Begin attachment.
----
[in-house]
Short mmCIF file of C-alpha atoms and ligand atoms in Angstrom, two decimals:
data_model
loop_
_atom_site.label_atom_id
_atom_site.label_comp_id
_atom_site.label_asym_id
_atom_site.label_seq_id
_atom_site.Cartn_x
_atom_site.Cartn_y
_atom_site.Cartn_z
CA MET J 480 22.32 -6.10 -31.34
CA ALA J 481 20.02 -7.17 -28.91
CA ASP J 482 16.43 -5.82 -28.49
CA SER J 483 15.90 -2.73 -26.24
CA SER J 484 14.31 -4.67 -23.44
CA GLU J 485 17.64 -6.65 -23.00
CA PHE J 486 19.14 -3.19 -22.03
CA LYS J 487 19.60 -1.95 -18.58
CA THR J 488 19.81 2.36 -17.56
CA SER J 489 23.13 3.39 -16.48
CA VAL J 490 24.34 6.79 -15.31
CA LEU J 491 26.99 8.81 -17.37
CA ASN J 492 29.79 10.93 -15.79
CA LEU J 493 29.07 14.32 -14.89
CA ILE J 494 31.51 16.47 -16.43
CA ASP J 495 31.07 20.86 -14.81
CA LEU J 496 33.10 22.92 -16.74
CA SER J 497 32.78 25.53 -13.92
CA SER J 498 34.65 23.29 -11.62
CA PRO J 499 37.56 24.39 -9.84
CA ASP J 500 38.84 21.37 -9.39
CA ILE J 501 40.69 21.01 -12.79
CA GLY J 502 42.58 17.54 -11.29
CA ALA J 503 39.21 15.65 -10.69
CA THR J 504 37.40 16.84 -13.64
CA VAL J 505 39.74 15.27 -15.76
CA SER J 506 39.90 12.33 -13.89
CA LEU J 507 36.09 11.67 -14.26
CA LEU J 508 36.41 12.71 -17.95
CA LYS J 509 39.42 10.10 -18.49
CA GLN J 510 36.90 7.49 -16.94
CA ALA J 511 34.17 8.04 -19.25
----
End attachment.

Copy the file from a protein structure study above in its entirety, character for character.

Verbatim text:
[in-house]
Short mmCIF file of C-alpha atoms and ligand atoms in Angstrom, two decimals:
data_model
loop_
_atom_site.label_atom_id
_atom_site.label_comp_id
_atom_site.label_asym_id
_atom_site.label_seq_id
_atom_site.Cartn_x
_atom_site.Cartn_y
_atom_site.Cartn_z
CA MET J 480 22.32 -6.10 -31.34
CA ALA J 481 20.02 -7.17 -28.91
CA ASP J 482 16.43 -5.82 -28.49
CA SER J 483 15.90 -2.73 -26.24
CA SER J 484 14.31 -4.67 -23.44
CA GLU J 485 17.64 -6.65 -23.00
CA PHE J 486 19.14 -3.19 -22.03
CA LYS J 487 19.60 -1.95 -18.58
CA THR J 488 19.81 2.36 -17.56
CA SER J 489 23.13 3.39 -16.48
CA VAL J 490 24.34 6.79 -15.31
CA LEU J 491 26.99 8.81 -17.37
CA ASN J 492 29.79 10.93 -15.79
CA LEU J 493 29.07 14.32 -14.89
CA ILE J 494 31.51 16.47 -16.43
CA ASP J 495 31.07 20.86 -14.81
CA LEU J 496 33.10 22.92 -16.74
CA SER J 497 32.78 25.53 -13.92
CA SER J 498 34.65 23.29 -11.62
CA PRO J 499 37.56 24.39 -9.84
CA ASP J 500 38.84 21.37 -9.39
CA ILE J 501 40.69 21.01 -12.79
CA GLY J 502 42.58 17.54 -11.29
CA ALA J 503 39.21 15.65 -10.69
CA THR J 504 37.40 16.84 -13.64
CA VAL J 505 39.74 15.27 -15.76
CA SER J 506 39.90 12.33 -13.89
CA LEU J 507 36.09 11.67 -14.26
CA LEU J 508 36.41 12.71 -17.95
CA LYS J 509 39.42 10.10 -18.49
CA GLN J 510 36.90 7.49 -16.94
CA ALA J 511 34.17 8.04 -19.25